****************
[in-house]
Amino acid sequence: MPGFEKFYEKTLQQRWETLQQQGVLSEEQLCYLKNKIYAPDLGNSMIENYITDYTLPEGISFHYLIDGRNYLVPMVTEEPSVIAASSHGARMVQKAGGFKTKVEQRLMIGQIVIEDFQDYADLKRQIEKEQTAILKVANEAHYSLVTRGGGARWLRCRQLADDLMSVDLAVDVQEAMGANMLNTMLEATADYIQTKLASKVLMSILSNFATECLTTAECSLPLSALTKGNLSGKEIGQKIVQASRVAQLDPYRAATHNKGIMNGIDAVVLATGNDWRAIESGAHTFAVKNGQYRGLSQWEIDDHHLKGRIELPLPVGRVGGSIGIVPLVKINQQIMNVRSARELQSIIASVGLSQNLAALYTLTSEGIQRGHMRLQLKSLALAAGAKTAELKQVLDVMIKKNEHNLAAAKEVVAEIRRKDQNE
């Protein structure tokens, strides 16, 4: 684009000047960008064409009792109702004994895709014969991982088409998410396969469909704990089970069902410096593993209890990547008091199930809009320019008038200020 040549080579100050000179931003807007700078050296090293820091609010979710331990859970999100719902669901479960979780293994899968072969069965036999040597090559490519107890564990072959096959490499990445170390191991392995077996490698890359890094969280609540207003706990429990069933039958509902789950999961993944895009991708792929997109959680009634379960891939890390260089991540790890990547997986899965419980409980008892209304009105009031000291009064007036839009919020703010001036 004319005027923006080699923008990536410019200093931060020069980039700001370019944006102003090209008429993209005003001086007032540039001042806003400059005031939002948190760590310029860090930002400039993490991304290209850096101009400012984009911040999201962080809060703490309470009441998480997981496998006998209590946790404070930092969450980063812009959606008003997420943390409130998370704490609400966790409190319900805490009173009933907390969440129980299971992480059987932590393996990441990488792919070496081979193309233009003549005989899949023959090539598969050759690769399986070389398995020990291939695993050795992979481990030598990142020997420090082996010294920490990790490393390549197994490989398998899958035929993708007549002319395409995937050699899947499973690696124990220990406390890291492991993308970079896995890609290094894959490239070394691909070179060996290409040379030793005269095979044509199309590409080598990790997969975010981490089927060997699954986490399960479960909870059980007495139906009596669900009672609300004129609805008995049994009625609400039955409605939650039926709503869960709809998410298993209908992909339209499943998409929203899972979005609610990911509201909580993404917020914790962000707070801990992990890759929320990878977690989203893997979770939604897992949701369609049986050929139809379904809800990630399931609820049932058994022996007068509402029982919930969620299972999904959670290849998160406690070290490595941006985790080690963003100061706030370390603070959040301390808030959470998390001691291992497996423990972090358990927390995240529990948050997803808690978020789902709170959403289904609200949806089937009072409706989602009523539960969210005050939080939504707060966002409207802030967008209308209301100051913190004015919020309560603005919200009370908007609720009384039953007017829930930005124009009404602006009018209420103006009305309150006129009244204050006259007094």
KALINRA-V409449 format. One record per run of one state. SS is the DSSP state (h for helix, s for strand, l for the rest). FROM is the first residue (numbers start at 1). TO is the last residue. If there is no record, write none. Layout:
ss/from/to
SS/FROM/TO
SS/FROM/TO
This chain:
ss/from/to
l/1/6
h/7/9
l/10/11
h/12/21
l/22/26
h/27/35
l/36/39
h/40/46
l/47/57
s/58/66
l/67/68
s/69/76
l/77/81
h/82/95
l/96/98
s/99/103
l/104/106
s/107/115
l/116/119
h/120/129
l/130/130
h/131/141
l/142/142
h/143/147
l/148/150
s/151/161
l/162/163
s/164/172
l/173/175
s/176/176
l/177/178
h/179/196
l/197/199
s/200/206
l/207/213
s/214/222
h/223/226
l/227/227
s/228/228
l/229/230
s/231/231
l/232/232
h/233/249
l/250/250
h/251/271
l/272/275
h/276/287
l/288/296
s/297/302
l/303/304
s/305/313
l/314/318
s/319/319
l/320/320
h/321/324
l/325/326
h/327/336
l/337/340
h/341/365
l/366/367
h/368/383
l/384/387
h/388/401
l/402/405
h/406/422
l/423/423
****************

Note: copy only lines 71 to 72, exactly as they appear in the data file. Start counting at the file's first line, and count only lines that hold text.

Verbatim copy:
l/384/387
h/388/401